One of the very cool consequences of being a visualist coder is that you come in contact with a lot of inspiring peoples. Sometimes you even get to meet people that you knew before starting your project and company. This is what happened with Michel Huygen, the soul of Neuronium.
I have always been attracted by electronic music that has it’s roots in the Berlin culture at the time when the city was a closed place. Neuronium music is following the heritage of this movement but with a unique touch that give the music his unique cosmic feeling.
I know Michel Huygen since a long time because he was an early user of ArKaos software many years ago. Not every musician has like him such visual sensibility.
Another inspiring person I got the chance to meet is Eric Wenger, the creator of many cool applications such as MetaSynth, ArtMatic, ArtMatic Voyager and many years ago the original creator of Bryce, the first 3D landscaping application.
ArtMatic is a software based on mathematical graphs defining textures or height maps that are then used by ArtMatic Voyager for the generation of landscapes. I was listening some Neuronium tracks a few months ago when I realized that the music matched very well with some of the ArtMatic worlds. At the same time I received a message of Michel Huygen informing me that he will come to Brussels to present some of his graphic works. and his latest cd’s I used that opportunity to start rendering a few loops and presented that to him during our meeting. Michel was very enthusiastic about this idea so I did push it to the end and here is the result.
You can see here the final version of the track “In Aliens I Trust” I decided to visualize, if you go to YouTube you can see it in 720p:
If you are curious to see the inner details of the landscape here is the height field of the landscape opened in ArtMatic:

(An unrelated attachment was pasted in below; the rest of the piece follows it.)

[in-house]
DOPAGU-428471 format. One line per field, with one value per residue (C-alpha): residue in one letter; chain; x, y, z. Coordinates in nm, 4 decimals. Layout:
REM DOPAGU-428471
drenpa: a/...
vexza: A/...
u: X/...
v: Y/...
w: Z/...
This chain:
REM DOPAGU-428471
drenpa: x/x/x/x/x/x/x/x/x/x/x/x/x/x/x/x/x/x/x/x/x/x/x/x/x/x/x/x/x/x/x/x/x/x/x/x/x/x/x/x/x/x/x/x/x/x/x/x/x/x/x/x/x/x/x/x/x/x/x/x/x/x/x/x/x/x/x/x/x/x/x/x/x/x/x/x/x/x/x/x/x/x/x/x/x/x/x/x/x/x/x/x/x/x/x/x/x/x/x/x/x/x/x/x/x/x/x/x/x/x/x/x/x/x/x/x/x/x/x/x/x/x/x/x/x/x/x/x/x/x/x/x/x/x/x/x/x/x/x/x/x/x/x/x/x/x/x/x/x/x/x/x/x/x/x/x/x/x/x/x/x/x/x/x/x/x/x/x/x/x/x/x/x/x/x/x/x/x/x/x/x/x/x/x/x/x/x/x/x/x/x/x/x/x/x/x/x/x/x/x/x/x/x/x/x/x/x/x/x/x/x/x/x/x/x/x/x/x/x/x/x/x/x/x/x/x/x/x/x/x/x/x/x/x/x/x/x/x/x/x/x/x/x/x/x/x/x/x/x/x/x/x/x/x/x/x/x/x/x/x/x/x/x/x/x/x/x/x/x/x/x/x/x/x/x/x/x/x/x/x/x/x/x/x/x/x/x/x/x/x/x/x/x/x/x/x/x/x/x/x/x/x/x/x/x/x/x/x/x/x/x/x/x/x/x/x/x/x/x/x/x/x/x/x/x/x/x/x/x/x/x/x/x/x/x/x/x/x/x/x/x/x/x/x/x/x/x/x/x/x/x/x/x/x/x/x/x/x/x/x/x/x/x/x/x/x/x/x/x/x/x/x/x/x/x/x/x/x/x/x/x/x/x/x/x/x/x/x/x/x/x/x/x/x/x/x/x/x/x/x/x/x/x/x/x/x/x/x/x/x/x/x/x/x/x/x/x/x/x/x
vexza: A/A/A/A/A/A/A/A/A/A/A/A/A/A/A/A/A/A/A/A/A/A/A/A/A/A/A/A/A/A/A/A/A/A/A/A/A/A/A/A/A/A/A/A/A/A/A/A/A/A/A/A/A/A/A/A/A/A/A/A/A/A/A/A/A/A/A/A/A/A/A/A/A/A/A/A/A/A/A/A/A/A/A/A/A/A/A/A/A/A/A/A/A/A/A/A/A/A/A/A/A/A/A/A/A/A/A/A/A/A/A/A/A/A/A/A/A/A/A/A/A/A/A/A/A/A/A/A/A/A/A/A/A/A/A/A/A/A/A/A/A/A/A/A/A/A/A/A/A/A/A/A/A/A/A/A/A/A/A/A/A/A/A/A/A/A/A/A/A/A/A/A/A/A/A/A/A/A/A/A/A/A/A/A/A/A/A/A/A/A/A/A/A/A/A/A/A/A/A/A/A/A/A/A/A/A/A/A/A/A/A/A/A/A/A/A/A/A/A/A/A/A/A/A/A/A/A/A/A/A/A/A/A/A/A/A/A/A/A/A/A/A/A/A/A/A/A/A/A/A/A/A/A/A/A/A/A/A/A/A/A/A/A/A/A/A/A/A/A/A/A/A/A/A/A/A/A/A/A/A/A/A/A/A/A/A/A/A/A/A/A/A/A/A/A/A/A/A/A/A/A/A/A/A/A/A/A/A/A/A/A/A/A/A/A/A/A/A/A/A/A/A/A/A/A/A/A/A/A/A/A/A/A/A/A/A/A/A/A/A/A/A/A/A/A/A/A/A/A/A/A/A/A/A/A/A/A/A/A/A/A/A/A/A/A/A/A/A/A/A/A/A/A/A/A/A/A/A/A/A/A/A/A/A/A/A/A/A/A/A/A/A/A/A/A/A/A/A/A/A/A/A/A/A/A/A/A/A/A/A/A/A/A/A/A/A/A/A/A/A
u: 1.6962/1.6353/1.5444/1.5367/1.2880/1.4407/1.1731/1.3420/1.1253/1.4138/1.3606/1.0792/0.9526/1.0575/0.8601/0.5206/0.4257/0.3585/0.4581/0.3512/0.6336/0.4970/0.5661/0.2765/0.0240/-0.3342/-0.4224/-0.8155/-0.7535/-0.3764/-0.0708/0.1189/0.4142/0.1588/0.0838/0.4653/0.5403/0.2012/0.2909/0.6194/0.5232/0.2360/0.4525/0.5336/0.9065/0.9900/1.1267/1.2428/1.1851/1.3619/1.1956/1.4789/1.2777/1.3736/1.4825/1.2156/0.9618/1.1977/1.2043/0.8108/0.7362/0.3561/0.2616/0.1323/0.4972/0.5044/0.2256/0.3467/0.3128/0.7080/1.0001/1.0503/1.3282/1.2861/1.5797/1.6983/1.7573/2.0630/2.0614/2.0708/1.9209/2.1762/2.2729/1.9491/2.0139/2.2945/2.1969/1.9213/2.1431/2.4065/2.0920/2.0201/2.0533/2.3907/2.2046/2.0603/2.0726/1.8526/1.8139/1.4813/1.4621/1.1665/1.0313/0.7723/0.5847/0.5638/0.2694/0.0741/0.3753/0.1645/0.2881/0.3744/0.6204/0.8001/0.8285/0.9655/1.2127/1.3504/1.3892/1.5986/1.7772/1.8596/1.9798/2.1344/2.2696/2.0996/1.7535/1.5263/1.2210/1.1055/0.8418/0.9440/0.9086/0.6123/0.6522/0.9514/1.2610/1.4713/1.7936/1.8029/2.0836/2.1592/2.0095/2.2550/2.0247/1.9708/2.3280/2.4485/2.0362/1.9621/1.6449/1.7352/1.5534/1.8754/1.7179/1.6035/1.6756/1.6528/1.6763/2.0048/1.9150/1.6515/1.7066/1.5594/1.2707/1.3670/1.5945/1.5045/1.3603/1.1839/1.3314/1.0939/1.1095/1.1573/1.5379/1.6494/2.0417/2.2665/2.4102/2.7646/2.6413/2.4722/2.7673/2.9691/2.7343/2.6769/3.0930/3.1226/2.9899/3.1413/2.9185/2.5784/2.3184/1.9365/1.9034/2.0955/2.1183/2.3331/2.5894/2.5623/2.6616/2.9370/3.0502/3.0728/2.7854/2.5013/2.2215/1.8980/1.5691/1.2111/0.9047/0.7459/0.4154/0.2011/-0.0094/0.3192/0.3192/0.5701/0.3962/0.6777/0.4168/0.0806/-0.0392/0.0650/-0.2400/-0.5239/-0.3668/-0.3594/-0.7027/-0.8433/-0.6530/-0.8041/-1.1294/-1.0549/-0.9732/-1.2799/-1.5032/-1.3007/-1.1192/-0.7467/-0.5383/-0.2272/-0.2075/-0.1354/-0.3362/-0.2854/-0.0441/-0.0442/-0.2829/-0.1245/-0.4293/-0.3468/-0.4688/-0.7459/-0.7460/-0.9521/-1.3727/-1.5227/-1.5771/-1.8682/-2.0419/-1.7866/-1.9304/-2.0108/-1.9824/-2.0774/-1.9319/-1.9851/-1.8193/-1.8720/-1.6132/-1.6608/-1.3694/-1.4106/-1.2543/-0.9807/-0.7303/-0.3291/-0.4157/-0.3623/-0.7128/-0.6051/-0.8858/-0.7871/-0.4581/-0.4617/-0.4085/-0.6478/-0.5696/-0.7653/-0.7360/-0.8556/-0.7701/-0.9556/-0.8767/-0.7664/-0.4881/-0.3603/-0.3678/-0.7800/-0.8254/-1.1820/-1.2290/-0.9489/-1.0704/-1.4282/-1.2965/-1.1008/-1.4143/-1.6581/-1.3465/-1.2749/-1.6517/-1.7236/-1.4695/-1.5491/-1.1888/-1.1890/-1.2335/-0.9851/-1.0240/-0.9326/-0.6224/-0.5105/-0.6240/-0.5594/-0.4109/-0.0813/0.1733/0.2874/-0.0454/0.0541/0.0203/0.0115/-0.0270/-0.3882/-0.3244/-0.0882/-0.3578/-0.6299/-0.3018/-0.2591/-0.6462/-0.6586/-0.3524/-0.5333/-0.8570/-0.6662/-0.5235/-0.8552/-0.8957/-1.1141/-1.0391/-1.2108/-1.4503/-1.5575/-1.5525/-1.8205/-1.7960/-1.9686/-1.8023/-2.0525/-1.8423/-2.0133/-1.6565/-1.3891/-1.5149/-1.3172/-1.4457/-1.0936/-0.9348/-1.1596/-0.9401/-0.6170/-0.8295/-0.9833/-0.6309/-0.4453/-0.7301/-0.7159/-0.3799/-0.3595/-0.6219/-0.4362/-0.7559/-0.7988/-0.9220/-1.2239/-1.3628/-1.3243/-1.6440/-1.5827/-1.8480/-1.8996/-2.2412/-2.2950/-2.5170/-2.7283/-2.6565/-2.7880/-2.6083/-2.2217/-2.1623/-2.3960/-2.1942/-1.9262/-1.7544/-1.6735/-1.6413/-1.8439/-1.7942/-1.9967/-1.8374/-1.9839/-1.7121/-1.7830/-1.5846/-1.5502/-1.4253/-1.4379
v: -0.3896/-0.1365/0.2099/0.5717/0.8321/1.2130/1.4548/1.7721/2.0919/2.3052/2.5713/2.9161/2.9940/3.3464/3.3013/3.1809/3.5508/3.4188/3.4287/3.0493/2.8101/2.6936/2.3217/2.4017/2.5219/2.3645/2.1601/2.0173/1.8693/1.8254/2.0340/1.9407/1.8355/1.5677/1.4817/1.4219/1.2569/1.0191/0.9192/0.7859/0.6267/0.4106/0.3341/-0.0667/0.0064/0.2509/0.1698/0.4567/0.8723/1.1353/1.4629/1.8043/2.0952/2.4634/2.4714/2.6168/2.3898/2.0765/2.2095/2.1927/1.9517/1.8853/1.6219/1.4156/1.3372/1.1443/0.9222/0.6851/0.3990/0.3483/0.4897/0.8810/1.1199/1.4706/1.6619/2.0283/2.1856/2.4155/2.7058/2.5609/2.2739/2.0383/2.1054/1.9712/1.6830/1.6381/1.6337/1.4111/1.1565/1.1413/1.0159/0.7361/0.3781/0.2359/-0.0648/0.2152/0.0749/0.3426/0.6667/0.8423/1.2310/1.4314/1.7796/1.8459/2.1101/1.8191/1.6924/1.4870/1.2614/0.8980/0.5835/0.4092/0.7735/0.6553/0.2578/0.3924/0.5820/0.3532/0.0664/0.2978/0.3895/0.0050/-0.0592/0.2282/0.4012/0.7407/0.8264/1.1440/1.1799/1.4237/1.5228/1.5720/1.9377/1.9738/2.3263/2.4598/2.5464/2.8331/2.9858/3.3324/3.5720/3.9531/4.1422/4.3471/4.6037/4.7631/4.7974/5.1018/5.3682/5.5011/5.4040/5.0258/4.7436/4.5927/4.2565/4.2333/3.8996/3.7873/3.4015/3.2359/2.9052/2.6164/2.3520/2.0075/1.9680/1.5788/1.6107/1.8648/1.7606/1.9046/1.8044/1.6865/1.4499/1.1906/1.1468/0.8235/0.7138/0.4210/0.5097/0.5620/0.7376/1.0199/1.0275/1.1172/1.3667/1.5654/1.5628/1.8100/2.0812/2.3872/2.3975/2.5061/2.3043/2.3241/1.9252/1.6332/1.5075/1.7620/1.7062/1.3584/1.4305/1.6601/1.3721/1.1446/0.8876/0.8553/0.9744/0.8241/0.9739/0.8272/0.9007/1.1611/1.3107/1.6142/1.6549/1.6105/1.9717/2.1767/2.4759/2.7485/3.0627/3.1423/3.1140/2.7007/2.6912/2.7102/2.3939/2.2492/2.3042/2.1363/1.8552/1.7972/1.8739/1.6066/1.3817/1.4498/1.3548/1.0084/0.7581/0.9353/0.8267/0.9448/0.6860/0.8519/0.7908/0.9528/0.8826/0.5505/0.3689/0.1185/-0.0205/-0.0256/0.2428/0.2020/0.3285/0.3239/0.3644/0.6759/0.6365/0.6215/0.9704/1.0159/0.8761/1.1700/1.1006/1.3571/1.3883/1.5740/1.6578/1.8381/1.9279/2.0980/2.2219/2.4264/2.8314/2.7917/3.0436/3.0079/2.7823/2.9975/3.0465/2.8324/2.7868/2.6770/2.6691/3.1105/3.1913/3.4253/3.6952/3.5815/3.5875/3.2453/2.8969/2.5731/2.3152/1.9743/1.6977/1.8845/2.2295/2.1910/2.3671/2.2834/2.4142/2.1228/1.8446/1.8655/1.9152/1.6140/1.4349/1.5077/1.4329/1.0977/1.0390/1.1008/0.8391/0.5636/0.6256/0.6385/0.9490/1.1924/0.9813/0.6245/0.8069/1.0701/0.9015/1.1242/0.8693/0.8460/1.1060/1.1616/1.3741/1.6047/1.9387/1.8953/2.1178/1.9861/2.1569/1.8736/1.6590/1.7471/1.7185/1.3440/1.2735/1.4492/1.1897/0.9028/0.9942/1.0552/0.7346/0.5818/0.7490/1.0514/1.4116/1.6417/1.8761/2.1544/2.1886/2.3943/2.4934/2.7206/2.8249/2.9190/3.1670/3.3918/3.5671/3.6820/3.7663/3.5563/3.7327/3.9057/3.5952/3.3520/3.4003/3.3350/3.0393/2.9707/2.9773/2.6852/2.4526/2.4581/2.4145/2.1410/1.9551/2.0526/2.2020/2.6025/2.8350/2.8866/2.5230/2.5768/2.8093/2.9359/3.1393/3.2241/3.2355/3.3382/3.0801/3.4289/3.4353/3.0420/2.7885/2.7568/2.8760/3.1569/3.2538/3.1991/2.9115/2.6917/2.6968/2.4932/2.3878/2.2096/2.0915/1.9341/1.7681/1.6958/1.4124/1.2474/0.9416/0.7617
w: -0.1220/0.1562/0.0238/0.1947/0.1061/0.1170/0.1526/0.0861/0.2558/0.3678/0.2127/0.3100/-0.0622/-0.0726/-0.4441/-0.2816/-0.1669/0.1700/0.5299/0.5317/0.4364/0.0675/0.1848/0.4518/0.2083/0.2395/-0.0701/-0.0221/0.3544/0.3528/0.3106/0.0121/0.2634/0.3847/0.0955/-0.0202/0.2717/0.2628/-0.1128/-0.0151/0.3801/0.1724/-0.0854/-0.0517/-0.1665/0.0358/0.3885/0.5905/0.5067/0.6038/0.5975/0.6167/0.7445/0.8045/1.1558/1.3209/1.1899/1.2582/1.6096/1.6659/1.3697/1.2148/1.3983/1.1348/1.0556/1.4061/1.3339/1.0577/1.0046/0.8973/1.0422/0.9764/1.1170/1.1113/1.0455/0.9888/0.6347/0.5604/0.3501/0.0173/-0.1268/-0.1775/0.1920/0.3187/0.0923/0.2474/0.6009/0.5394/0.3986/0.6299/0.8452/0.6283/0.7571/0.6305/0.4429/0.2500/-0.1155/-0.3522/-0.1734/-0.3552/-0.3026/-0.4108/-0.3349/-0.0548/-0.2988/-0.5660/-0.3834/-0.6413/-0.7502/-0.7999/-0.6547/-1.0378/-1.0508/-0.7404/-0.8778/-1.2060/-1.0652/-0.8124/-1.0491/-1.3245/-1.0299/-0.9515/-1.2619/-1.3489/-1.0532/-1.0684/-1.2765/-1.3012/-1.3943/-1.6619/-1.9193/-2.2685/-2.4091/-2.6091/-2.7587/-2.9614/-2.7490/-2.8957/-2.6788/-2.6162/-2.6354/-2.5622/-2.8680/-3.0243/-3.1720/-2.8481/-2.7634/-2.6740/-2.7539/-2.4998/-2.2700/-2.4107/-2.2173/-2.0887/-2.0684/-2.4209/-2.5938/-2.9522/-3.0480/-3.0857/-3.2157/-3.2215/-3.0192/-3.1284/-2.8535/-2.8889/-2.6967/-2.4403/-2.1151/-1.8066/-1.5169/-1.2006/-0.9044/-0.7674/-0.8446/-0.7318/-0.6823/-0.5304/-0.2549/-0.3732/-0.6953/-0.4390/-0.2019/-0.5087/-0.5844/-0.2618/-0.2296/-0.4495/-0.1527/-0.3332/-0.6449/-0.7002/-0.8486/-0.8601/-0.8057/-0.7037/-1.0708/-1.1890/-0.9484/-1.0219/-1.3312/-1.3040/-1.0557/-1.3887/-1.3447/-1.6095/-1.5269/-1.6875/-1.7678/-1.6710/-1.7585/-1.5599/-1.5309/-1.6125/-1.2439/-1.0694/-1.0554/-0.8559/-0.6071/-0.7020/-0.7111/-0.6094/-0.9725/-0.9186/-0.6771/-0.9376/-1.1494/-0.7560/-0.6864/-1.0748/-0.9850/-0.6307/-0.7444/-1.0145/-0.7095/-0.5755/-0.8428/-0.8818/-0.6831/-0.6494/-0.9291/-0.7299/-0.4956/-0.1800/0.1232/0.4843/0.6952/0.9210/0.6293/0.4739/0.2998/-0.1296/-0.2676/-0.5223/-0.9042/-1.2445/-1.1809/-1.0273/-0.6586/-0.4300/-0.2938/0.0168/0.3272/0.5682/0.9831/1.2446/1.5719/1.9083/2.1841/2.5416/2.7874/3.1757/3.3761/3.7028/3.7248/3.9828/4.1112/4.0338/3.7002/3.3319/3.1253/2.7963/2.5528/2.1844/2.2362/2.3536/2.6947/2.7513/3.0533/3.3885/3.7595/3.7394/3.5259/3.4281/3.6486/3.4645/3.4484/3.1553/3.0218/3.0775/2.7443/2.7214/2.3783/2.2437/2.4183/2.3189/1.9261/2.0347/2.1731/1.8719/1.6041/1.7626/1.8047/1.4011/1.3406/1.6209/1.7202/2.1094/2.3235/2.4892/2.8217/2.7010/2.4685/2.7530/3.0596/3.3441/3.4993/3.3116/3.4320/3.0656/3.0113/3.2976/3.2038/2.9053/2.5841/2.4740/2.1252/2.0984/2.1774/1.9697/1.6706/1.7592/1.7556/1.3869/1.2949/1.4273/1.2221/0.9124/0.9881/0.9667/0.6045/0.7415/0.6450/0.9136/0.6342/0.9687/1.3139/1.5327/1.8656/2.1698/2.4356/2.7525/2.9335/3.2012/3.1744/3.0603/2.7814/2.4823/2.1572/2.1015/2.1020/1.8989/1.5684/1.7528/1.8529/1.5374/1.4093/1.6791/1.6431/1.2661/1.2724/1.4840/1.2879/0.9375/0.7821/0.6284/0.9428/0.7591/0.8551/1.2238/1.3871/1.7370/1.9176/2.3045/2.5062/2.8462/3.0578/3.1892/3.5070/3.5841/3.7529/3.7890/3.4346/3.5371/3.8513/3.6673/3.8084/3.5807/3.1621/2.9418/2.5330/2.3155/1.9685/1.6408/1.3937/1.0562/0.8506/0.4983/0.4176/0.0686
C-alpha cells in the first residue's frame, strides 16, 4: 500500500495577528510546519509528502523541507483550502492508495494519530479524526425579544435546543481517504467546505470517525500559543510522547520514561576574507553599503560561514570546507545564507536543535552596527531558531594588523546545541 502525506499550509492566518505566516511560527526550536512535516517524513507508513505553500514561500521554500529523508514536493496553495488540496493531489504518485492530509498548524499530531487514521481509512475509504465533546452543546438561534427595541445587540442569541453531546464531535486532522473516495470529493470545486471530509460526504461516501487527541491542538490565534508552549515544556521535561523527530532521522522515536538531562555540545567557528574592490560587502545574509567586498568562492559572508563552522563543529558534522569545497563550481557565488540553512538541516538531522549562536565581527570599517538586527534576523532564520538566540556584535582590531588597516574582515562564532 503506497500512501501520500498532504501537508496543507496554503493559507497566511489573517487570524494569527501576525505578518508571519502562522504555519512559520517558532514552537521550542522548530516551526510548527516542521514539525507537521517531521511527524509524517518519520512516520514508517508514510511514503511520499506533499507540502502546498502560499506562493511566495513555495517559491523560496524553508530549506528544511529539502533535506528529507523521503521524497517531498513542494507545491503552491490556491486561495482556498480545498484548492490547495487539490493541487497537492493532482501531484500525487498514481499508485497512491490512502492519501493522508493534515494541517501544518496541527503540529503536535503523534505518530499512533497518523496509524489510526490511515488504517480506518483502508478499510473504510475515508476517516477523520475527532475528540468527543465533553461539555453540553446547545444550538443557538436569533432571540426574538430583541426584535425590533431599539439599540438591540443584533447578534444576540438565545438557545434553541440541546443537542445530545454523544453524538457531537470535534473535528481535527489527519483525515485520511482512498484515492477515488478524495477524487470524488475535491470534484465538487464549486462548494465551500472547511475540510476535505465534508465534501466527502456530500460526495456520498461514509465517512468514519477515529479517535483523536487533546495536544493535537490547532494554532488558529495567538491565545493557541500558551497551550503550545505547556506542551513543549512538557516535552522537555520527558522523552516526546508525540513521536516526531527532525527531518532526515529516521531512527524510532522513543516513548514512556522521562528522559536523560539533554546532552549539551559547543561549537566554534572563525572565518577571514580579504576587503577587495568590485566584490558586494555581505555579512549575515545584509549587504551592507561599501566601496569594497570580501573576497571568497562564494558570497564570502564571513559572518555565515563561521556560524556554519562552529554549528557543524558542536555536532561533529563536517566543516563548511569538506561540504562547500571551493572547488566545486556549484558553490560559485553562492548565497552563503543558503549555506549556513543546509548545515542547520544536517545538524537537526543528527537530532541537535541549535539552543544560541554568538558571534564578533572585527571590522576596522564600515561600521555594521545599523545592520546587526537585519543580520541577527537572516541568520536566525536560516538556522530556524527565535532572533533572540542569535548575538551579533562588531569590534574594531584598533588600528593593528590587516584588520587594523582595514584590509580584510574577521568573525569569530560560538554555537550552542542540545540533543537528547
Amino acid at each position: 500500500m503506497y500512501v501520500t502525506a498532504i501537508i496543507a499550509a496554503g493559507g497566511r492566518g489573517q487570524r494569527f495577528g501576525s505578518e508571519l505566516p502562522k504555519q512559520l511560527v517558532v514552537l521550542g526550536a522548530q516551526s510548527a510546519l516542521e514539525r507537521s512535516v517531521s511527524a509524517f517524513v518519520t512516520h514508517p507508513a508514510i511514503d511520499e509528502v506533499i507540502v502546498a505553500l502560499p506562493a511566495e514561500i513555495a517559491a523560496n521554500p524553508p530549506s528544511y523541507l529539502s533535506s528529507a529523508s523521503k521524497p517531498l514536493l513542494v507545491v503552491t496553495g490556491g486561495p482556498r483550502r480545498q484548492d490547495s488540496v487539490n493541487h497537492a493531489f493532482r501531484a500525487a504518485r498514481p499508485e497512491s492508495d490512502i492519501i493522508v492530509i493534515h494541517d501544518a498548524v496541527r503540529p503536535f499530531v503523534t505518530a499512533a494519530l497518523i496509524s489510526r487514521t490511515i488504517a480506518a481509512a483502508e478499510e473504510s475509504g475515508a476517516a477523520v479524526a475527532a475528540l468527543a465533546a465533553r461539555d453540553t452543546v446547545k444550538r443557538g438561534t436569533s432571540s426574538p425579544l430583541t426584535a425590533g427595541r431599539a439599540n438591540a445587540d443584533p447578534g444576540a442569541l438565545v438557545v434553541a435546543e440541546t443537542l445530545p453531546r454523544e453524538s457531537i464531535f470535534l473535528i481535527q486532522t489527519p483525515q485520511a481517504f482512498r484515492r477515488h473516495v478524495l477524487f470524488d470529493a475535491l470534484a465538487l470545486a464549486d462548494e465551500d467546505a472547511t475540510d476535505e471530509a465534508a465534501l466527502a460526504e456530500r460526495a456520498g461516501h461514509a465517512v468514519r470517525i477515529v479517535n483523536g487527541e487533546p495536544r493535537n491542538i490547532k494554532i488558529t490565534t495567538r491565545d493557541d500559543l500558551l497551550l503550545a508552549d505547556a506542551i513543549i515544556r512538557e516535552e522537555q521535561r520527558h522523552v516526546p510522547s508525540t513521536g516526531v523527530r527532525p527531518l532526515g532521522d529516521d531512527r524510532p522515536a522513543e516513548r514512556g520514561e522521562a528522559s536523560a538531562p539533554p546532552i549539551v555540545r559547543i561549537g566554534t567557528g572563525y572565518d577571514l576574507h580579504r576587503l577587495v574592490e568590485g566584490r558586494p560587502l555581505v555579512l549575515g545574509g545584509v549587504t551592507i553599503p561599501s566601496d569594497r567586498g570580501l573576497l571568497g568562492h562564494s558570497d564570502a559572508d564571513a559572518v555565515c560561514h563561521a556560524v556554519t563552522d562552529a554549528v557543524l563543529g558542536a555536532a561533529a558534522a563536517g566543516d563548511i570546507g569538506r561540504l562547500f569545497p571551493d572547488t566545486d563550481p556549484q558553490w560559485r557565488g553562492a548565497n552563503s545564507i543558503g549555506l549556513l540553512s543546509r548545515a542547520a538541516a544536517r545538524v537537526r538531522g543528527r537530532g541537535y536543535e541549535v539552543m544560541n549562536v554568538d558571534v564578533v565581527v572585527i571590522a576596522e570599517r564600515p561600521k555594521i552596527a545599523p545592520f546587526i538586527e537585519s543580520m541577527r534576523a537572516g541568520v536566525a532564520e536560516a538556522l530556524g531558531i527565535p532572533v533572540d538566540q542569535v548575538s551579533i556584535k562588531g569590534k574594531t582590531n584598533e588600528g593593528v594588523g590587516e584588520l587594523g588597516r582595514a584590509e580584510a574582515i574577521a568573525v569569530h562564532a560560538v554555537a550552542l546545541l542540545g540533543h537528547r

ArtMatic Bio City 3B Interface
The rendering of each movie segment is then done in ArtMatic Voyager where you can define the camera movements and launch the renderings:
ArtMatic Voyager Bio City
All the segments took one month to render, for this work I used a MacMini that I have a home. I then assembled everything in Final Cut Express.
Hope you enjoyed the ride, the music is fantastic and the capacity of ArtMatic Voyager is just endless!
I just finished a new video: “Serge Devadder – Nadir” from the compilation Euphony 1.
I am a long time friend with Serge and last time we met he gave me the Euphony 1 compilation. During this meeting I did show him some of my video work and we talked about visualizing his music. Serge gave me some suggestion and asked for a black and white video. I started listening to this track and liked the progression with the percussion coming at the end. I quickly made a proposal for Serge and reworked it during a few months and here is the final result. I collected those video loops in 2009-10 on various locations : Californian and Irish coast, Polish Mountains, water reflections in Belgium and some stones from Cyprus.
Here is the video:
You can play it in HD if you watch it directly on YouTube.
I found this documentary a few days ago and found it fascinating. While we just turned the page of the 2000s it’s nice to reflect for a few moment on my cultural roots before we continue our explorations.
The documentary itself speak about Krautrock, but it’s a term I always hatted. They explain in depth the origin of the term Krautrock in the documentary. For me the right way to name this movement is Berlin School of electronic music. The electronic music appeared all over Germany, not only in Berlin, but the cold war made this place so special.
So in this documentary you have interviews of John Weinzierl and Renate Knaup (Amon DÃ¼Ã¼l), Danny Fichelscher (Popol Vuh), Edgar Froese (Tangerine Dream), Wolfgang Seidel (Ton Steine Scherben), Klaus Schulze, Hans-Joachim Roedelius, Dieter Moebius (Cluster), Holger Czukay Jaki Liebezeit and Damo Suzuki (Can), Michael Rother Wolfgang FlÃ¼r and Ralf HÃ¼tter (Kraftwerk), Iggy Pop, Zappi Diermaeir and Jean-Herve Peron (Faust), Eduard Meyer (engineer at Hansa Tonstudio)
One hour to understand the roots of electronic music that lead today to the many variations from ambient, goa, abstract … techno: